to not be optimistic about the Ottomans' ability to hold any significant
parts of Italy for a sustained period. What's your thoughts?
I agree. But Mehmed the Conqueror thought of himself as heir to the
Roman Empire and was keen on it.
Yusuf B Gursey
2017-10-15 17:33:13 UTC
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Post by Rob
Post by Rob
How could such a result, applying much of the Spanish experience to the
southern half of Italy, occur?
How will it change the history of the Papacy, the HRE and all portions of Italy?
Mehmed The Conqueror started an expedition, obtained a foothold in Otranto
(IIRC with the collusion of Florence) shortly before he died, but his
succesor was not interested interested an the expeditionary force
withdrew.
Most discussions I've read about potential Ottoman conquests in Italy, tend
to not be optimistic about the Ottomans' ability to hold any significant
parts of Italy for a sustained period. What's your thoughts?
I agree. But Mehmed the Conqueror thought of himself as heir to the Roman
Empire and was keen on it.
He was interested in taking Rome, not just south of the Papal States.
Yusuf B Gursey
2017-10-15 18:07:47 UTC
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Post by Rob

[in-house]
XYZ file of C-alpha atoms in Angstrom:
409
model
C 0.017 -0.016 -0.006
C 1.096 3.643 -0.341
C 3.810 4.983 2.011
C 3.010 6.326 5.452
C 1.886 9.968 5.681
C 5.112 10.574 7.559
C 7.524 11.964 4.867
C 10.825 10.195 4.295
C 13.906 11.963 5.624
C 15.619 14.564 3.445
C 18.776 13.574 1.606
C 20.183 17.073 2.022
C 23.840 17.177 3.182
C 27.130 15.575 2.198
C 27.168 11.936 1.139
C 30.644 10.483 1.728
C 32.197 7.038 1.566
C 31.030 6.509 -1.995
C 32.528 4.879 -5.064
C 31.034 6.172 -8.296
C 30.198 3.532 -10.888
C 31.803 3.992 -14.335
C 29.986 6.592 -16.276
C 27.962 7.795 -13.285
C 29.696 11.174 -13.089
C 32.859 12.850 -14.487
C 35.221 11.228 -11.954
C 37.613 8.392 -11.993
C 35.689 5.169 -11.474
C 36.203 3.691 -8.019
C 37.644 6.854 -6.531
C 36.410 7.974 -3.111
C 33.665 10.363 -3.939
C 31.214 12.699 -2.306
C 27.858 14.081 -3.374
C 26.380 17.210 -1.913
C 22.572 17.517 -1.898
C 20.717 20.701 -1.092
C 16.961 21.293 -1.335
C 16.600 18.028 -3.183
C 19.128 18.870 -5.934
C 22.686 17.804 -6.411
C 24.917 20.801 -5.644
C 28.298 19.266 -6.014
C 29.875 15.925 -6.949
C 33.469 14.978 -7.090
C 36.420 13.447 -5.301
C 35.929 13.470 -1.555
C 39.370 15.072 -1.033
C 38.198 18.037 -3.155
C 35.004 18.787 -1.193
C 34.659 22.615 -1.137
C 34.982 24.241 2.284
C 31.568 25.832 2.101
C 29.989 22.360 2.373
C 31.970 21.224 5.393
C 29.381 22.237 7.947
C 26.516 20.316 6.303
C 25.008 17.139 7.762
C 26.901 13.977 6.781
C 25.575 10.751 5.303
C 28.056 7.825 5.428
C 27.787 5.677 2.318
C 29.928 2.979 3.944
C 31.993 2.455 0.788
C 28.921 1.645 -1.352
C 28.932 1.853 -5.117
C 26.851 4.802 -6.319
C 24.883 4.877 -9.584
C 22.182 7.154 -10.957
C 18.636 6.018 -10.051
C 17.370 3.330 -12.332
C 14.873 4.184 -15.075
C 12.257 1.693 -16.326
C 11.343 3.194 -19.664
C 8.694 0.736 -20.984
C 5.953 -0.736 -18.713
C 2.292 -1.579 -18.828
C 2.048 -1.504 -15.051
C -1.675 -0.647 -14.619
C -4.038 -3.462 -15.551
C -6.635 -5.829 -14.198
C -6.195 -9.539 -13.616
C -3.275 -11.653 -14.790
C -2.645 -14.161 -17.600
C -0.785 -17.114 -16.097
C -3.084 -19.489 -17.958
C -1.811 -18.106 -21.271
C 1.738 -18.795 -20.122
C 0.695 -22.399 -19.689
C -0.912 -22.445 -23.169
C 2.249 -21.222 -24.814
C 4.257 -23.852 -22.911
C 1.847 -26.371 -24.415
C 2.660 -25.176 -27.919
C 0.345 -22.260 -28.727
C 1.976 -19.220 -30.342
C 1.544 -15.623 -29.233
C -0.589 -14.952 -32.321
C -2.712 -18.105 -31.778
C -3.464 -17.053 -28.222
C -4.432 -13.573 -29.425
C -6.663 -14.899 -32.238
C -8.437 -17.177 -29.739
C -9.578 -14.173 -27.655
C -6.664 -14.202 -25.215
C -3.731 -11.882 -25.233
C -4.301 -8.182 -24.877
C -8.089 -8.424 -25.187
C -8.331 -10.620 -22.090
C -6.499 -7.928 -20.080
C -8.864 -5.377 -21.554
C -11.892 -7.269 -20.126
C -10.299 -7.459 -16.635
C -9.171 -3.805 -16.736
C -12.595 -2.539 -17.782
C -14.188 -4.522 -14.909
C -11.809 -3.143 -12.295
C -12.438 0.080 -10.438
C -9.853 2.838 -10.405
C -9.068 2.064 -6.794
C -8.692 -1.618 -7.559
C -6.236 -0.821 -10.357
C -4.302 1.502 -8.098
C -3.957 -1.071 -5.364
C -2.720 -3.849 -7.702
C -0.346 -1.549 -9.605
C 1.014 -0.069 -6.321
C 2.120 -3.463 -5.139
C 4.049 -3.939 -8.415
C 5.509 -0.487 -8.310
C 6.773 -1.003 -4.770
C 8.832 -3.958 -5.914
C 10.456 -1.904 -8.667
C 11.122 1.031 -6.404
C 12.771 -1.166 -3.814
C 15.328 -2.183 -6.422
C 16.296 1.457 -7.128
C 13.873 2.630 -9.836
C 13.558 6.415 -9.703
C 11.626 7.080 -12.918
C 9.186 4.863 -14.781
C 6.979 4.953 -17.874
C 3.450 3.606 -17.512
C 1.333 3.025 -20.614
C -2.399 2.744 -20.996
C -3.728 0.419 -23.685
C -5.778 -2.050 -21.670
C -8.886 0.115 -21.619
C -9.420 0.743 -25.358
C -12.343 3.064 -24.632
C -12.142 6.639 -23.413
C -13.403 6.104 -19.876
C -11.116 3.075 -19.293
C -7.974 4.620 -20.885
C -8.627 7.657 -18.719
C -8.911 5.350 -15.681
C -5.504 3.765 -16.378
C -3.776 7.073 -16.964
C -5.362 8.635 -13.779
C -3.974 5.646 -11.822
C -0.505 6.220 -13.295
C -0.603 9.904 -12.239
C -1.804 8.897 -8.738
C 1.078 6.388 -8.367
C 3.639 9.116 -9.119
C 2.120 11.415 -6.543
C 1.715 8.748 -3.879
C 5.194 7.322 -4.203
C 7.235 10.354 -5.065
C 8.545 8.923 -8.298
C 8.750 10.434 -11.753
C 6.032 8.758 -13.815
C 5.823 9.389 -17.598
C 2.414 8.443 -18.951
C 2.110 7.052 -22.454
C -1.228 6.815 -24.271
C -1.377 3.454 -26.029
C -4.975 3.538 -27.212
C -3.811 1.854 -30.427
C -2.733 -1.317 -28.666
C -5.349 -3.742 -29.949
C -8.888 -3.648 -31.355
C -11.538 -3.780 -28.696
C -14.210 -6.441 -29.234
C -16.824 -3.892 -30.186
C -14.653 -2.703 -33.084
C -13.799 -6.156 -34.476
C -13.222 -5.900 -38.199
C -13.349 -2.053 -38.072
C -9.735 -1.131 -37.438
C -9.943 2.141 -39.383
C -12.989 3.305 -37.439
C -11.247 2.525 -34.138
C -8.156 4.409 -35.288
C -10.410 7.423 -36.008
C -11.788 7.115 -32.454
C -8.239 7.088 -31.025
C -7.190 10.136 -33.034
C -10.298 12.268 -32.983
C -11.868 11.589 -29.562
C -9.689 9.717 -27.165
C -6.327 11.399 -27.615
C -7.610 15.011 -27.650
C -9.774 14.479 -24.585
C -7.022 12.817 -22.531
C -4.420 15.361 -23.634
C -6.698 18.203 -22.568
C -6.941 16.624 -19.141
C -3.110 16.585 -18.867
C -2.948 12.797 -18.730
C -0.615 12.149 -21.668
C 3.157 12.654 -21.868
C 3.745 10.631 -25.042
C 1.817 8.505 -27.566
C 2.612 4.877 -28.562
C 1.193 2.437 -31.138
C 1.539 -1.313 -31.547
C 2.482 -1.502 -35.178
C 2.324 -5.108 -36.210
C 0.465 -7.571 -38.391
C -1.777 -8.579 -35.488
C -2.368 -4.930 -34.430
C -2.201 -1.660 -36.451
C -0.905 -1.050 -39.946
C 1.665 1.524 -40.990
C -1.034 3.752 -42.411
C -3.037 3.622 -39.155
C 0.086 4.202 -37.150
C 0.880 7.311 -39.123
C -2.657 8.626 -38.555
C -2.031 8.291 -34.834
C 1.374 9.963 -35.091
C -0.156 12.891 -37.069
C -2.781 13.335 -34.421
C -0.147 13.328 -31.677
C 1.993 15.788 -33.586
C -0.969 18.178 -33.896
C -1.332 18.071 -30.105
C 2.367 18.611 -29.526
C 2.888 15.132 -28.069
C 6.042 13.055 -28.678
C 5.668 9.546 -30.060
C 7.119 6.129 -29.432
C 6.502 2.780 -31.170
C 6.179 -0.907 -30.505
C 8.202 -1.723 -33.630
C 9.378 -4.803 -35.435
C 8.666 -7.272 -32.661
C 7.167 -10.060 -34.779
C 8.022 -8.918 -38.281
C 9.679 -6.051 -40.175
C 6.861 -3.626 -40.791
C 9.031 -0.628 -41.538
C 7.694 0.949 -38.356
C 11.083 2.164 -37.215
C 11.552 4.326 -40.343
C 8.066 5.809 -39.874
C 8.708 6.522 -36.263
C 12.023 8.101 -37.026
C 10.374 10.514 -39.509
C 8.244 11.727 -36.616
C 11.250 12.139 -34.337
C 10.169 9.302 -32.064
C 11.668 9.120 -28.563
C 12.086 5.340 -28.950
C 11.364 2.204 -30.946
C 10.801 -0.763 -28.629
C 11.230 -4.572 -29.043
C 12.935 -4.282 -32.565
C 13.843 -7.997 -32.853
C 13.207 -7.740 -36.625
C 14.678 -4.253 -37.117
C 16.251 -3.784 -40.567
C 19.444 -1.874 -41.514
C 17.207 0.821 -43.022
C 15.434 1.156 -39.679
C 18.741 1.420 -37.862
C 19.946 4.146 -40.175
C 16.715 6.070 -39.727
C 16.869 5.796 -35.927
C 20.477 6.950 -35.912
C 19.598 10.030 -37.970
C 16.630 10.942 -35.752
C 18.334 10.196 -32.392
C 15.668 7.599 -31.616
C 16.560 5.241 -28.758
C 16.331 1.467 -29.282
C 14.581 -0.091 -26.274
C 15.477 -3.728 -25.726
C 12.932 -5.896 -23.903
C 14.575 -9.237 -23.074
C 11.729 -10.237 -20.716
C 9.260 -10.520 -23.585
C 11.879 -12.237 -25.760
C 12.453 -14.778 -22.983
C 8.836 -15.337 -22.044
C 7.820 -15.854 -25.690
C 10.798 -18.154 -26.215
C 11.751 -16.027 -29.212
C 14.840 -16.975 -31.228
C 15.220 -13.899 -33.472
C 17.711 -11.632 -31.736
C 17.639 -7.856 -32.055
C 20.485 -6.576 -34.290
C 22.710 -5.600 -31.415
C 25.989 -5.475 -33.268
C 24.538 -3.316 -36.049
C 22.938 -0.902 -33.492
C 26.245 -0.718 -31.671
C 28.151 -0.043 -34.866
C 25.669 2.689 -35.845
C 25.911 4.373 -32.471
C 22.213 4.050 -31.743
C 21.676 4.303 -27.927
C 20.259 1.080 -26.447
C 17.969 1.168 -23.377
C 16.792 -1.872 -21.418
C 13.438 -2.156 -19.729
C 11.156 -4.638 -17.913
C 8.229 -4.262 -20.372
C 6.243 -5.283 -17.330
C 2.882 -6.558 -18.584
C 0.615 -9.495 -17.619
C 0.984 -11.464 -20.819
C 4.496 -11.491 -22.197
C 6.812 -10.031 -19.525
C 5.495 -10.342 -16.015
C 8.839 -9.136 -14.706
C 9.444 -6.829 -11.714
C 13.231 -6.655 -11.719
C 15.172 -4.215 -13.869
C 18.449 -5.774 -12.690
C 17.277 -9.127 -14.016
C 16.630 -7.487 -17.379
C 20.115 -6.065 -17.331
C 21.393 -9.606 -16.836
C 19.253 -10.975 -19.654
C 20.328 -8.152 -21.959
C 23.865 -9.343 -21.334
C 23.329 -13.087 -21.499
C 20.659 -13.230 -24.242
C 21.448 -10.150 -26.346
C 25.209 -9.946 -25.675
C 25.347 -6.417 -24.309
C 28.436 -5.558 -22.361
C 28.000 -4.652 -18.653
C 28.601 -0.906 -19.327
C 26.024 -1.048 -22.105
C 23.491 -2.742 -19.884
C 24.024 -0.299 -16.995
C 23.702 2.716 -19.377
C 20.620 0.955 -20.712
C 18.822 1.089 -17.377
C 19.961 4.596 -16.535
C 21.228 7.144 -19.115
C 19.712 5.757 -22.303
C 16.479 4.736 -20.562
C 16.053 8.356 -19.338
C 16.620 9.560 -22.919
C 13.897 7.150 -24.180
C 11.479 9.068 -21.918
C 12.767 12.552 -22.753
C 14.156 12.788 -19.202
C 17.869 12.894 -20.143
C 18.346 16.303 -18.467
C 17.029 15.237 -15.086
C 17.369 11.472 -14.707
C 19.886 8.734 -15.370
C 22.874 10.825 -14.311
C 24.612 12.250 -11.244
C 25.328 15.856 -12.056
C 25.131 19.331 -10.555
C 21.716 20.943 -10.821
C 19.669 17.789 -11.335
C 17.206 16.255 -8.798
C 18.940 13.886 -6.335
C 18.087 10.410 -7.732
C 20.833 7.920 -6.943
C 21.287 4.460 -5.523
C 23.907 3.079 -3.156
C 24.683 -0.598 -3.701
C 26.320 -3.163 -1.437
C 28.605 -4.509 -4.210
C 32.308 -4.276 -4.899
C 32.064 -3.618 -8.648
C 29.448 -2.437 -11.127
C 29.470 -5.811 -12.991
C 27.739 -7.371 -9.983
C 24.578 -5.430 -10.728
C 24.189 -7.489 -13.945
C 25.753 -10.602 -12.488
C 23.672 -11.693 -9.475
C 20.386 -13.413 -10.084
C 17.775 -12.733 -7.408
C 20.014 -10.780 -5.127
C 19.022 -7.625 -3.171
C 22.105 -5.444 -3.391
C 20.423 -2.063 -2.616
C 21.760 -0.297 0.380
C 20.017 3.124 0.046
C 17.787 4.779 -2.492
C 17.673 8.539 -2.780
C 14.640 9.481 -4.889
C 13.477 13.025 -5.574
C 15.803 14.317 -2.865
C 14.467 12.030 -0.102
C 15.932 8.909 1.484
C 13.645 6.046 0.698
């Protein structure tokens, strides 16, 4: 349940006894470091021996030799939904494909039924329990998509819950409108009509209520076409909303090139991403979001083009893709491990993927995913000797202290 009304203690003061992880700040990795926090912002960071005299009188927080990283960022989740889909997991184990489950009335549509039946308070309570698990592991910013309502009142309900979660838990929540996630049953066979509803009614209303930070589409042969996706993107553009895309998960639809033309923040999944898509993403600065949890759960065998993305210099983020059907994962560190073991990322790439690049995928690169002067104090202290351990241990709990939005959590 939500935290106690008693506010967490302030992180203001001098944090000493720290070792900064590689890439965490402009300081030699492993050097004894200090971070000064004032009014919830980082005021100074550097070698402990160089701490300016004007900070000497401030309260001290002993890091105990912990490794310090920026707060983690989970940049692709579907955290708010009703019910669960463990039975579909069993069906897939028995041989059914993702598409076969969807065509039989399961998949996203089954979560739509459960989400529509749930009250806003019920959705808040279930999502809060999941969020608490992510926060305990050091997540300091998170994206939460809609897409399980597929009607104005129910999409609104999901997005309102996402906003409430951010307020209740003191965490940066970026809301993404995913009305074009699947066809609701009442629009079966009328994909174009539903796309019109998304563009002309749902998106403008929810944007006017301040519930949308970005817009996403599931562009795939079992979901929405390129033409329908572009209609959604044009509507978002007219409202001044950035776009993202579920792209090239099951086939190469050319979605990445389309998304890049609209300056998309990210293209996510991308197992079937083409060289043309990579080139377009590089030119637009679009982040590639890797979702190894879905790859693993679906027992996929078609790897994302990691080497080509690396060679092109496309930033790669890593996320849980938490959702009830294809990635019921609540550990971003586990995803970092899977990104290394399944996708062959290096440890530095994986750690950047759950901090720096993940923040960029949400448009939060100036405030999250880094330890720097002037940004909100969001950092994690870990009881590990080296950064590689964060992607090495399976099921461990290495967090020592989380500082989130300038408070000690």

Post by Yusuf B Gursey
Post by Rob
How could such a result, applying much of the Spanish experience to the
southern half of Italy, occur?
How will it change the history of the Papacy, the HRE and all portions of Italy?
Mehmed The Conqueror started an expedition, obtained a foothold in
Otranto (IIRC with the collusion of Florence) shortly before he died,
but his succesor was not interested interested an the expeditionary
force withdrew.
Most discussions I've read about potential Ottoman conquests in Italy, tend
to not be optimistic about the Ottomans' ability to hold any significant
parts of Italy for a sustained period. What's your thoughts?
As I said, I agree. Most of the Ottoman court did not have the apettite
for it either. After Mehmed's death, it was difficult enough to get
relief for the Otranto garrison and evacuate them. The successor.
Bayezid II (also known in Turkish as Sofu Bayezid "Bayezid the Pious")
was an inward looking conservative and traditional Muslim, critical of
father's cosmopolitanism. Under Bayezid II military activity slowed
down. It returned under his son, Selim I, Yavuz Selim "Selim the Grim".